(Adds that ordinance introduced; Illinois referendum; worker
By Mary Wisniewski
CHICAGO May 28 A group of Chicago aldermen on
Wednesday introduced a proposal to boost the minimum wage in the
nation's third-largest city to $15 an hour, joining officials in
other major U.S. cities who also are considering a hike.
The group proposing the wage increase is separate from a
panel Chicago Mayor Rahm Emanuel named last week among aldermen,
labor and business leaders to provide recommendations for
raising the minimum wage.
Alderman Ricardo Munoz said 12 to 15 of the 50 council
members support the proposal to raise the minimum wage to $15
per hour and he expected more to join.
The increase would match the minimum pay that fast-food
workers have sought during national protests and would help
Chicago's economy, Munoz said.
"Study after study demonstrates that when you put money into
the pockets of consumers, they spend it," Munoz said. "They
don't hoard it in their mattresses."
Illinois lawmakers on Wednesday approved an advisory
referendum for the November ballot that asks whether the state's
minimum wage should be raised to $10 an hour from $8.25.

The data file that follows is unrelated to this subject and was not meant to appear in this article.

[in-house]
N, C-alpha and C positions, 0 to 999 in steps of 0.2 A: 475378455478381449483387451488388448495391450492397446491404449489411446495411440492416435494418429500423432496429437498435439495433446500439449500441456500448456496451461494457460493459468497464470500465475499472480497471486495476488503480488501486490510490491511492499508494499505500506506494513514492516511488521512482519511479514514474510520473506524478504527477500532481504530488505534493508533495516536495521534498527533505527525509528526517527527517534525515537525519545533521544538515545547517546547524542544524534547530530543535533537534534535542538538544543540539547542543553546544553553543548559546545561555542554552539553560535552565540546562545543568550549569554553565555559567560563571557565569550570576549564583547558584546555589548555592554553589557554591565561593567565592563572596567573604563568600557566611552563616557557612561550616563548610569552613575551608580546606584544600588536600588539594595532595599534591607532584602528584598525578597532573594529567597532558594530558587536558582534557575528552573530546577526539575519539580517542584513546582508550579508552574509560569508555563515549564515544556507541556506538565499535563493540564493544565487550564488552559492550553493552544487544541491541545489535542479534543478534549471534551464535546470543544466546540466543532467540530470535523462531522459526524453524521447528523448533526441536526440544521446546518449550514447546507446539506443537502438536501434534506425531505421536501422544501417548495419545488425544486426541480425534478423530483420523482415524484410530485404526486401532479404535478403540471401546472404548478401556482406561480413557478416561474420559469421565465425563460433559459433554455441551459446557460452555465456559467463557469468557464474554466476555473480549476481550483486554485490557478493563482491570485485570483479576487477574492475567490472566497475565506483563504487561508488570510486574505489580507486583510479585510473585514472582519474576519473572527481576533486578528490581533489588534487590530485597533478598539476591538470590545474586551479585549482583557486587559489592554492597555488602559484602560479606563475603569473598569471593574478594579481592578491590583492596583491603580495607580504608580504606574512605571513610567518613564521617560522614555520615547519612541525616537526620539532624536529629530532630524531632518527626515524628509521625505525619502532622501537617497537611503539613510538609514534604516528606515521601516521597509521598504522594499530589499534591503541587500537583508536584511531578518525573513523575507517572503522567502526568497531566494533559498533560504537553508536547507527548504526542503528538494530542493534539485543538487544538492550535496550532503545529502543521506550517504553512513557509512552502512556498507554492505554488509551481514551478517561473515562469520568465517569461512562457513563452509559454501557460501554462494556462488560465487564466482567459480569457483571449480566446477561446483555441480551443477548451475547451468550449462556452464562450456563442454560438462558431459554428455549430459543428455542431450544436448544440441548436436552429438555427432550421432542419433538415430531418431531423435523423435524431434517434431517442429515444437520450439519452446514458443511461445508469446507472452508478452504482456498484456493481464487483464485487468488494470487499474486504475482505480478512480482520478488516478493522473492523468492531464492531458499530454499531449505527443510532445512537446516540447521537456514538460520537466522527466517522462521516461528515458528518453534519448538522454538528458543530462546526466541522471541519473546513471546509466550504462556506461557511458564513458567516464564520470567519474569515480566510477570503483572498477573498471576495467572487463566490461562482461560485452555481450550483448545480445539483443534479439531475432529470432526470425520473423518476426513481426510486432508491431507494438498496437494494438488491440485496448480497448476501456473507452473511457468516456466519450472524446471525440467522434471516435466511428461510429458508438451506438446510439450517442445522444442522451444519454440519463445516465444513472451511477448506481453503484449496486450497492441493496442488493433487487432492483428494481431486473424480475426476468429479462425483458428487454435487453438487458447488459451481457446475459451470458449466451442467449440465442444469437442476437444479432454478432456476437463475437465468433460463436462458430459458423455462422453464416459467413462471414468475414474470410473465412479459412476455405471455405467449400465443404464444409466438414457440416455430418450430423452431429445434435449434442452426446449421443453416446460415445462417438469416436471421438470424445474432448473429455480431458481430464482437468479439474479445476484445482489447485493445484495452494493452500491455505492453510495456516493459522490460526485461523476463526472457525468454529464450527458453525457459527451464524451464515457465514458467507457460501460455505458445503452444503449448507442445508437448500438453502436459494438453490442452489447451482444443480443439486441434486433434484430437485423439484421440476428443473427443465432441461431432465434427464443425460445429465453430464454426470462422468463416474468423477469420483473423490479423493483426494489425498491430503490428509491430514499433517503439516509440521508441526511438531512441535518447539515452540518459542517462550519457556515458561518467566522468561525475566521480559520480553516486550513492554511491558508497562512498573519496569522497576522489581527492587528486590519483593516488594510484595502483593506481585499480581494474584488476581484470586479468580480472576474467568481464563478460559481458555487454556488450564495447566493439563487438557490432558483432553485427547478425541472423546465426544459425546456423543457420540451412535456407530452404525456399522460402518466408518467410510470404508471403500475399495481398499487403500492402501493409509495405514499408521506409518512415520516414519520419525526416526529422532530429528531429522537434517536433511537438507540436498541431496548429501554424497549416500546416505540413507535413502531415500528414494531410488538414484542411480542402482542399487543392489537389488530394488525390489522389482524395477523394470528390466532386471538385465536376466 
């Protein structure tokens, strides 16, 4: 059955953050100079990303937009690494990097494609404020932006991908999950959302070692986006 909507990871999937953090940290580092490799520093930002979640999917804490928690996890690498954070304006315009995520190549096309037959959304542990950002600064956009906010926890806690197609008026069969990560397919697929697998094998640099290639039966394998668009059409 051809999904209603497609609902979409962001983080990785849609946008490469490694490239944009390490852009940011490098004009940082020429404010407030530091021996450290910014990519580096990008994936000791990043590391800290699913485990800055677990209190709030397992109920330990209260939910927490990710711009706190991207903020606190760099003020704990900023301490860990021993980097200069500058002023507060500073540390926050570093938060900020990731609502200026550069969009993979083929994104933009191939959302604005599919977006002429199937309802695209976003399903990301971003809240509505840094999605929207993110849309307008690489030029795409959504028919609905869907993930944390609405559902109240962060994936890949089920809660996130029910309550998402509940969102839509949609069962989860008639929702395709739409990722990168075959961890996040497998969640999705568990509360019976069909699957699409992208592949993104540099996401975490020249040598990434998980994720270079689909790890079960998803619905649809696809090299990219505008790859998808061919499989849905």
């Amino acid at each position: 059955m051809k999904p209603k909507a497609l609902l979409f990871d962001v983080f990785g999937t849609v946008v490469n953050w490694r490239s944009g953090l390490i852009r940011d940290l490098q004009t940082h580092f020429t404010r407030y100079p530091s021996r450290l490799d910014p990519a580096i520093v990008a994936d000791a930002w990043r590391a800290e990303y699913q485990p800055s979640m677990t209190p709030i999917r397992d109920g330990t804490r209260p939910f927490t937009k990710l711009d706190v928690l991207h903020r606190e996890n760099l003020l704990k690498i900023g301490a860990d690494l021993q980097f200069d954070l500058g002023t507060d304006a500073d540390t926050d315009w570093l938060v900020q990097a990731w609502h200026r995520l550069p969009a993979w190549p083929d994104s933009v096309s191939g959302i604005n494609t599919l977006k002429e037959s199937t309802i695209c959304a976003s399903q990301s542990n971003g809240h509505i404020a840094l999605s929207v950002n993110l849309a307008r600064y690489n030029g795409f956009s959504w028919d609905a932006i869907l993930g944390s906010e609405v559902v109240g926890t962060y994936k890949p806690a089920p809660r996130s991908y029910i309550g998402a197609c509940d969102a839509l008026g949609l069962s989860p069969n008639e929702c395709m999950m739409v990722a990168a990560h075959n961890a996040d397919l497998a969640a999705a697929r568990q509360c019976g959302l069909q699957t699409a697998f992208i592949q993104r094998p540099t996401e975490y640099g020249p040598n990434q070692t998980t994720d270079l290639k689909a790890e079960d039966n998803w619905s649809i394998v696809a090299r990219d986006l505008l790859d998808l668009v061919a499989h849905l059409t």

Governor Pat Quinn said he would sign the bill.
Seattle Mayor Ed Murray announced a plan earlier in May to
raise the minimum wage to $15 an hour, making it the first major
U.S. city to commit to such a high base level of pay. The
proposal awaits approval by the city council.
New York and San Diego also are considering such raises.
Minimum wage increases have been considered in 38 states
this year in a national push by Democrats. President Barack
Obama urged Congress to raise the federal minimum wage to $10.10
per hour from $7.25, but did not get support from the
Republican-controlled U.S. House of Representatives.
In a bipartisan vote on Tuesday, Michigan approved raising
the minimum wage to $9.25 per hour by 2018..
Darlene Pruitt, a Chicago home healthcare worker who makes
$10.65 an hour and supports the $15 proposal, said before the
city council meeting that she sometimes goes to the church food
pantry for help.
"I have to choose between food and medication," she said.
Emanuel's panel must make a report within 45 days. The panel
includes the Chicagoland Chamber of Commerce, which opposes an
"We think it puts us at a competitive disadvantage," Chamber
Chief Executive Theresa Mintle said.
(Editing by David Bailey, Bernadette Baum and Eric Walsh)